BENGALURU, Aug 23 (Reuters) – The Indian Space Research Agency (ISRO) is closing in on an attempt to land a spacecraft on the moon’s south pole.
Here are key facts about the Chandrayaan-3 mission.
WHAT IS INDIA’S CHANDRAYAAN-3 MISSION?
The Chandrayaan-3 is aimed at the lunar south pole, a region with water ice, or frozen water, that could be a source of oxygen, fuel and water for future moon missions or a more permanent moon colony.
If it lands successfully, the Chandrayaan-3 is expected to remain functional for two weeks, running a series of experiments including a spectrometer analysis of the mineral composition of the lunar surface.
The Chandrayaan-3 lander stands about 2 meters tall and has a mass of just over 1,700 kg (3,747.86 lb), roughly on par with an SUV. It is designed to deploy a smaller, 26-kg lunar rover.
NASA administrator Bill Nelson told Reuters that the U.S. space agency was “looking forward” to what would be learned from the Indian mission.
WHEN DID IT LAUNCH AND WHAT IS THE EXPECTED LANDING DATE?
The Chandrayaan-3 mission was launched on July 14 from India’s main space port in the southern state of Andhra Pradesh.
Since then, it has looped through progressively wider-ranging orbits of Earth, transferred to a lunar orbit and emerged as a focus of national pride and global interest after Russia’s failed attempt to beat it to a landing on the moon’s south pole.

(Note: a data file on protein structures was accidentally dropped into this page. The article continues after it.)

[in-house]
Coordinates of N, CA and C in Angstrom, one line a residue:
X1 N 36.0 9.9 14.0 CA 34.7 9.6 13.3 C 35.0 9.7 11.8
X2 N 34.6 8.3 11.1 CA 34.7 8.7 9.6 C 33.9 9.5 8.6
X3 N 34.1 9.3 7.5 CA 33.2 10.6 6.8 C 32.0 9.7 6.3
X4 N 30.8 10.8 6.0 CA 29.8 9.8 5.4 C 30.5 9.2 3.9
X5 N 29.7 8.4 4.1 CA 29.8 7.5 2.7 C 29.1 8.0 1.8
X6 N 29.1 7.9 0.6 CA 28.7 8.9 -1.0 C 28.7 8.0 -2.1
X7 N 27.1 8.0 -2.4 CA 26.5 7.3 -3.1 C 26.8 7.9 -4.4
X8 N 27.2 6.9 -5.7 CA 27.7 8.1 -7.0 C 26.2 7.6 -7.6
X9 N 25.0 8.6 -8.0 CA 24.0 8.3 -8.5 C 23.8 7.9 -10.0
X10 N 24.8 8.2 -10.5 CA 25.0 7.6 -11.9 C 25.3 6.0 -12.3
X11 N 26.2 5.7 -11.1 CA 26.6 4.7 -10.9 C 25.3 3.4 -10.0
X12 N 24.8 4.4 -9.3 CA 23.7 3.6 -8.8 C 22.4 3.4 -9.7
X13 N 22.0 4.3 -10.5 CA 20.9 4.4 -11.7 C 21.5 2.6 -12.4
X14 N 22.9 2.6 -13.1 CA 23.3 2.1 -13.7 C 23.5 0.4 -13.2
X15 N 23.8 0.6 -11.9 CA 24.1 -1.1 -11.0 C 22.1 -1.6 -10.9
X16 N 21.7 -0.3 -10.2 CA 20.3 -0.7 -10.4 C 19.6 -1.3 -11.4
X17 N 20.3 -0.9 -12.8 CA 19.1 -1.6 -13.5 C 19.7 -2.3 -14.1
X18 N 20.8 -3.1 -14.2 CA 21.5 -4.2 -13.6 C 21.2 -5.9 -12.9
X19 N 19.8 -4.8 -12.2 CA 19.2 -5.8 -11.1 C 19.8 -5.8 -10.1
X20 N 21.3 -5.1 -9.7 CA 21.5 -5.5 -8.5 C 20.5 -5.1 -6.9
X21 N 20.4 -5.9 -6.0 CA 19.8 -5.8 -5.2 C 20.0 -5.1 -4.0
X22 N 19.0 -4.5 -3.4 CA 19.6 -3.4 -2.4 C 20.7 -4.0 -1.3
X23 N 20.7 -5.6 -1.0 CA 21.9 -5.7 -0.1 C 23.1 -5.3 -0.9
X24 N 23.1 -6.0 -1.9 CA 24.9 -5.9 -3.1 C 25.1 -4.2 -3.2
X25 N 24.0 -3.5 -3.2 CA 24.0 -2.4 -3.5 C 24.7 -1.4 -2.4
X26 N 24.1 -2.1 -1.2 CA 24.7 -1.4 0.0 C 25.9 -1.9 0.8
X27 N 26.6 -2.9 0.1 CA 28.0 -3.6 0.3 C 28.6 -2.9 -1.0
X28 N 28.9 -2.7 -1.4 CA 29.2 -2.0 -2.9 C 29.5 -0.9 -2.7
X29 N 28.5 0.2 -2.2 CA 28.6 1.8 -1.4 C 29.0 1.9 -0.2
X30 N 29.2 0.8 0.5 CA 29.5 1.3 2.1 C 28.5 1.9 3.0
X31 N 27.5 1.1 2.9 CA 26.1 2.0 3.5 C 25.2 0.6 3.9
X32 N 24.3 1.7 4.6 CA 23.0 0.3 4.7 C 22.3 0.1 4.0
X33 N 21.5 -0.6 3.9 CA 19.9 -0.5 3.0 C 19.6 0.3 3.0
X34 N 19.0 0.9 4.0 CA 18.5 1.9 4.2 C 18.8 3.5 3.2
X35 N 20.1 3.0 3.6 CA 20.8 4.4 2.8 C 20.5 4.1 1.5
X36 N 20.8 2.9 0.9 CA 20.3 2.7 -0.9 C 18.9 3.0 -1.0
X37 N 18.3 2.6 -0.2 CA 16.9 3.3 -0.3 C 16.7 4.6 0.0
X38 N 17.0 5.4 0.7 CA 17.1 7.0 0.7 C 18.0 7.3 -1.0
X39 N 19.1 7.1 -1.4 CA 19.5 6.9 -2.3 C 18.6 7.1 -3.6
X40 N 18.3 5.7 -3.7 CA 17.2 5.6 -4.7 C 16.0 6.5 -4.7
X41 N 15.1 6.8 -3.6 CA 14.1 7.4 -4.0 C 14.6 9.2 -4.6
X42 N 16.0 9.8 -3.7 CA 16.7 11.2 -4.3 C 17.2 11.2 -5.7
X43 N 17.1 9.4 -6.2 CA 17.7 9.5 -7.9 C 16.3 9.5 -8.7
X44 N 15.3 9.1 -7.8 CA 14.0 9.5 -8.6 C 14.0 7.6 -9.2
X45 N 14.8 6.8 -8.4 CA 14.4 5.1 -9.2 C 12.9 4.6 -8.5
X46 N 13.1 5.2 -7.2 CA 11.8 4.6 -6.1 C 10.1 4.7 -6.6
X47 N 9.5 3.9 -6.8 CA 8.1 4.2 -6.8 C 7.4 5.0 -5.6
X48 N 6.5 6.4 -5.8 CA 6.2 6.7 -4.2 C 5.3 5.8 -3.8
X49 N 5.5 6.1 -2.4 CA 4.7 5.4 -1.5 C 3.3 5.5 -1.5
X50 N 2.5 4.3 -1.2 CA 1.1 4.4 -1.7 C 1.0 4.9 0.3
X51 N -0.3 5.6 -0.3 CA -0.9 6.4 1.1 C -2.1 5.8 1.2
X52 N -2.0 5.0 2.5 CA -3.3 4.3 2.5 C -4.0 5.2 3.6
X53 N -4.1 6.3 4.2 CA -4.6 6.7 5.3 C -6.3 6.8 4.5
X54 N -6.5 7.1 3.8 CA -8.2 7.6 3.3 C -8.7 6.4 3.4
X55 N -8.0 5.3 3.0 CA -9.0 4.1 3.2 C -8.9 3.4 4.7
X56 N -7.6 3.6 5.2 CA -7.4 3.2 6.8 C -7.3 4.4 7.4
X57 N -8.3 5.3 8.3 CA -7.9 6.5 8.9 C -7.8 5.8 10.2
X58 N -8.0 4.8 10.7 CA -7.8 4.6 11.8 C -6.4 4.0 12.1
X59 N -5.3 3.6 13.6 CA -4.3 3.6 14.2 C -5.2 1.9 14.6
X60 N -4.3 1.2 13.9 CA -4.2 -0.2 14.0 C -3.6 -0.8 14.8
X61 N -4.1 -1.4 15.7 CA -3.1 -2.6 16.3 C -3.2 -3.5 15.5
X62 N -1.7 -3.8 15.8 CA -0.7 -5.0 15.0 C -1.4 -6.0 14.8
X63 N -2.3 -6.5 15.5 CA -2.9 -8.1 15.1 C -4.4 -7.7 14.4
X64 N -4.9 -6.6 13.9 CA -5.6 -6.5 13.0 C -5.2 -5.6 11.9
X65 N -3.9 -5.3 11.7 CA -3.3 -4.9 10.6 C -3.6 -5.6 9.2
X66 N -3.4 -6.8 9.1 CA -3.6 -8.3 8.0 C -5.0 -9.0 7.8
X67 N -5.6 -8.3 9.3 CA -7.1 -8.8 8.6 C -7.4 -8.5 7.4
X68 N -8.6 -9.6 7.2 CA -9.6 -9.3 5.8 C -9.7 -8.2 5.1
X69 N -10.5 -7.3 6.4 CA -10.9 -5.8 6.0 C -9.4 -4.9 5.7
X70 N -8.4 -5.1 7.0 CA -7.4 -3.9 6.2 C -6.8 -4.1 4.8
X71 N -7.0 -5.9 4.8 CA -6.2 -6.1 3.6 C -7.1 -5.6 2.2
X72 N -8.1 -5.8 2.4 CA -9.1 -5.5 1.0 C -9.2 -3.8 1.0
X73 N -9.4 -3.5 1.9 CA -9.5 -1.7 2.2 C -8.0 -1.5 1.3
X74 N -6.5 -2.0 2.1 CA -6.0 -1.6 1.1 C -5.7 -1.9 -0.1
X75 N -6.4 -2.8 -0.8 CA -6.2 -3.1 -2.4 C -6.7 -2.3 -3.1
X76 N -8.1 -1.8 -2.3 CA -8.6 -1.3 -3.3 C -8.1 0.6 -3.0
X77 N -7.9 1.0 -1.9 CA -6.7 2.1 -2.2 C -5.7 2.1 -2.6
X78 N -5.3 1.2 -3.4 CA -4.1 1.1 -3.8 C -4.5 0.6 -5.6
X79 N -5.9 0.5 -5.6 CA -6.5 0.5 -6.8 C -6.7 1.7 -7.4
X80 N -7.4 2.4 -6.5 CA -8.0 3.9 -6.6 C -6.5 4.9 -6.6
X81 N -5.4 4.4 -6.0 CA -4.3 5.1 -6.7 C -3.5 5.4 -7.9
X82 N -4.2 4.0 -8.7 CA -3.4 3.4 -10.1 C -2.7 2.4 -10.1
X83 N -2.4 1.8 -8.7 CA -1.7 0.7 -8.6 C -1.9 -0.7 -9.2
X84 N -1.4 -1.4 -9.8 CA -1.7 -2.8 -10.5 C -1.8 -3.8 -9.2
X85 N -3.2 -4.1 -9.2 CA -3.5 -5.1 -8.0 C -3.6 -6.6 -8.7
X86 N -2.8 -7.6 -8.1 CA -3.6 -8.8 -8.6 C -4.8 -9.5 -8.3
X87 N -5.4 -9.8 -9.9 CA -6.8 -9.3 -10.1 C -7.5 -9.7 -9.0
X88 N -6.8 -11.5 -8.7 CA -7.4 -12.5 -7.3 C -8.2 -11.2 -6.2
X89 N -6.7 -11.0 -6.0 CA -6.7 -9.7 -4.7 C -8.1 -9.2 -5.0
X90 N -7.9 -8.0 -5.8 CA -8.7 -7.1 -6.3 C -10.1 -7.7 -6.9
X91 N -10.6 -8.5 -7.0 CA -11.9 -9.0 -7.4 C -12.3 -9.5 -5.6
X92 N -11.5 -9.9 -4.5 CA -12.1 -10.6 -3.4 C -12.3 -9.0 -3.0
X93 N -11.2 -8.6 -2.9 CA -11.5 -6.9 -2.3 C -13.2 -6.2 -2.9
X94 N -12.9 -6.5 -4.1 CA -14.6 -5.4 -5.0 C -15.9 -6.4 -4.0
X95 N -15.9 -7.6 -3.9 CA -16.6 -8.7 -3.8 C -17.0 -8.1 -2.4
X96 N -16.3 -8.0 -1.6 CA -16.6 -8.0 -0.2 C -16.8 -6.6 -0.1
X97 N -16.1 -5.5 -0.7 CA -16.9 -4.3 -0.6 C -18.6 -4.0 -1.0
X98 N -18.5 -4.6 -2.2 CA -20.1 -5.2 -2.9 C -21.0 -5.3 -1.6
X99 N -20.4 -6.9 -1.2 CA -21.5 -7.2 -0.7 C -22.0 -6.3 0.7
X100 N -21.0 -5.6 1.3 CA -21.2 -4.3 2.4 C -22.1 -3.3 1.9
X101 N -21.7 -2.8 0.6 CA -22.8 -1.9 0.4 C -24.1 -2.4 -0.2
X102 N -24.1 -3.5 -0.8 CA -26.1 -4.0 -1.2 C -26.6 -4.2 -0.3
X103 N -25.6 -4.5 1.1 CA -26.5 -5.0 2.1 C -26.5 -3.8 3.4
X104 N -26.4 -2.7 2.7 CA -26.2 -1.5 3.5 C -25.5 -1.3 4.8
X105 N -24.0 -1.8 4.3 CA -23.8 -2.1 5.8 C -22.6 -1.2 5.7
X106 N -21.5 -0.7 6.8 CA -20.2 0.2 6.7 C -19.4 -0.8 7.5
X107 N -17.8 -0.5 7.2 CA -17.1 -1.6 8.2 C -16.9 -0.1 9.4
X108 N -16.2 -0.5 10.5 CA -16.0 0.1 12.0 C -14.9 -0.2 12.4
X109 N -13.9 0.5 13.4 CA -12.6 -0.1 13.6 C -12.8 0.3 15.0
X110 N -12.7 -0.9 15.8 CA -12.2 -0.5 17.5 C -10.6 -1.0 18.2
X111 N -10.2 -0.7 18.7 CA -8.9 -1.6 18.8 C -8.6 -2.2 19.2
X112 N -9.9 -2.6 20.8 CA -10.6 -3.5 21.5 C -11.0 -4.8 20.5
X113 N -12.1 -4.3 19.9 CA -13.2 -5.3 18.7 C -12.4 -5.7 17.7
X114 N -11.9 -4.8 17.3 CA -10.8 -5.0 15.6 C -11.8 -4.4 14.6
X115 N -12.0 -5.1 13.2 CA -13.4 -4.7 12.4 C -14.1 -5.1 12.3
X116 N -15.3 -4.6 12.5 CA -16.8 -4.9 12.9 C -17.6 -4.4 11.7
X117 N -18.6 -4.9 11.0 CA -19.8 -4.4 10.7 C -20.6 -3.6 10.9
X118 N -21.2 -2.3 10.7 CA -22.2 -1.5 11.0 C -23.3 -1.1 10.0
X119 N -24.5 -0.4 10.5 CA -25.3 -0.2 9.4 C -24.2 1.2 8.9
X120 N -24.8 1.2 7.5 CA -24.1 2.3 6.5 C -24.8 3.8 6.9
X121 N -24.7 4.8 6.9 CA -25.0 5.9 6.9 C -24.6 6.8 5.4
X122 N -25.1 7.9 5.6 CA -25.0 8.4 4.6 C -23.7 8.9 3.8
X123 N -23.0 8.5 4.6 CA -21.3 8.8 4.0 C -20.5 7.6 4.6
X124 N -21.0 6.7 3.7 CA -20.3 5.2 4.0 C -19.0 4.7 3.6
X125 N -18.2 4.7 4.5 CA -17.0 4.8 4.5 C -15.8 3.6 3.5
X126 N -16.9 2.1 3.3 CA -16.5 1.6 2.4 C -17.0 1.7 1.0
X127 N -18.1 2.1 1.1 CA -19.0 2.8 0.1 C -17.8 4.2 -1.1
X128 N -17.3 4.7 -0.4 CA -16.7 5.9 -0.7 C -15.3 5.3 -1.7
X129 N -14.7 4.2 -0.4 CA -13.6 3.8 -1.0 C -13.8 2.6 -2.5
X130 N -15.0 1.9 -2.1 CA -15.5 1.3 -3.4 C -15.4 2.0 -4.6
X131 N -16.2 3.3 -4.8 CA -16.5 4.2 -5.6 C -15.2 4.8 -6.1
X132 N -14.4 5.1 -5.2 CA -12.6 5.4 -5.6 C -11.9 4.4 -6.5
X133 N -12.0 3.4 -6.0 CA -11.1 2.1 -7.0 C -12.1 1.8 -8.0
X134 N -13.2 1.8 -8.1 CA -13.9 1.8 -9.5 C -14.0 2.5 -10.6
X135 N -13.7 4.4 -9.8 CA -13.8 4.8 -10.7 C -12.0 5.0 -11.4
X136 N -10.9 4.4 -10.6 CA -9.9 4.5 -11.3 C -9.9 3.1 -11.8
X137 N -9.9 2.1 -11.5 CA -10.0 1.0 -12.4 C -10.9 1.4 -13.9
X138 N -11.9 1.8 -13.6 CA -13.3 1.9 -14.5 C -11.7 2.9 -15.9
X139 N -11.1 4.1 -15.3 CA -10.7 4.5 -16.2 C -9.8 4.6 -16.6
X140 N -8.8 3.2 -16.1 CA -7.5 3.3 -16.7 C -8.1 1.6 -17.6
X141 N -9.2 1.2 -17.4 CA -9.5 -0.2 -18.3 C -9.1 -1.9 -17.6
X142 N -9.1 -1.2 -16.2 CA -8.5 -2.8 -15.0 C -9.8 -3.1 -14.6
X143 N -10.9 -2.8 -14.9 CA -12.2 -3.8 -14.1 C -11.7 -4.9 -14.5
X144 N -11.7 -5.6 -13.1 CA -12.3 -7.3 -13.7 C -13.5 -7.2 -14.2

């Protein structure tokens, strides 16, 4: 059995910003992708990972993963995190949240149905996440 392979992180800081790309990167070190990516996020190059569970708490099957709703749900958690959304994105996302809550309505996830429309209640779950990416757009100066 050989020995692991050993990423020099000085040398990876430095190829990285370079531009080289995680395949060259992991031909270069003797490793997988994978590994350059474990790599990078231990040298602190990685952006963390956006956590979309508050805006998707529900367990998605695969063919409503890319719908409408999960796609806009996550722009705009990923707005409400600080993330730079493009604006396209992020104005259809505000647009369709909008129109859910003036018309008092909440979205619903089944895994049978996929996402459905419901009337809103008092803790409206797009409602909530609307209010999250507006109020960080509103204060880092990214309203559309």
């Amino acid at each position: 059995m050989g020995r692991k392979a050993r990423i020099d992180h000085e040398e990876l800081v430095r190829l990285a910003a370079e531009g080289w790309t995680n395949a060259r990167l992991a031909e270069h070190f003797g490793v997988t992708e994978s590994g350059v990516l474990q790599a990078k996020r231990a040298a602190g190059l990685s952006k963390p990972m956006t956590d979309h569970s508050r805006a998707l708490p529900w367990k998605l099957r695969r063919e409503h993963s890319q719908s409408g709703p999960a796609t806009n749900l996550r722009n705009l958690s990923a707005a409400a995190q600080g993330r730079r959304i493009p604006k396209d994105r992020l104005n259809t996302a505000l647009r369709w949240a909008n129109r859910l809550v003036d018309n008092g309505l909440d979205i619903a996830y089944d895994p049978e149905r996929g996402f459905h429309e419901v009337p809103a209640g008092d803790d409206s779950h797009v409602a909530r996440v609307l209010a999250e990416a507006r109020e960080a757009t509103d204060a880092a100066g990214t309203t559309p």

It will attempt to land there at about 1804 IST (1234 GMT) on Wednesday.
WHAT HAPPENED TO ISRO’S EARLIER MOON LANDING ATTEMPT?
India’s previous attempt to land on the lunar south pole failed in 2019.
Chandrayaan-2 successfully deployed an orbiter but its lander and rover were destroyed in a crash near where Chandrayaan-3 will attempt a touchdown.
Rough terrain is one of the complications for a south pole landing. ISRO scientists say they have made adjustments that make it more likely the current mission will land successfully. That includes a system to broaden the potential landing zone. The lander has also been equipped with more fuel and sturdier legs for impact.
Russia’s first moon mission in 47 years failed over the weekend when its Luna-25 spacecraft crashed into the moon.
WHAT DOES IT MEAN IF THE MISSION IS SUCCESSFUL?
There is feverish anticipation and excitement in India over the planned landing with prayers held in temples, mosques and churches, schools marshalling students to watch a live telecast of the event, and space enthusiasts organising parties to celebrate.
A successful mission would make India only the fourth country to successfully land on the moon, after the former USSR, the United States and China, and mark its emergence as a space power, just ahead of national elections next year.
Prime Minister Narendra Modi’s government is also looking to spur investment in private space launches and related satellite-based businesses.
India wants its private space companies to increase their share of the global launch market by fivefold within the next decade.
Modi said when the moon mission launched that ISRO was writing “a new chapter in India’s space odyssey” and elevating “the dreams and ambitions of every Indian.”
ISRO will telecast the landing starting from 1720 IST (1150 GMT) on Wednesday.
Editing by Kevin Krolicki, Bernadette Baum and YP Rajesh; Editing by Angus MacSwan
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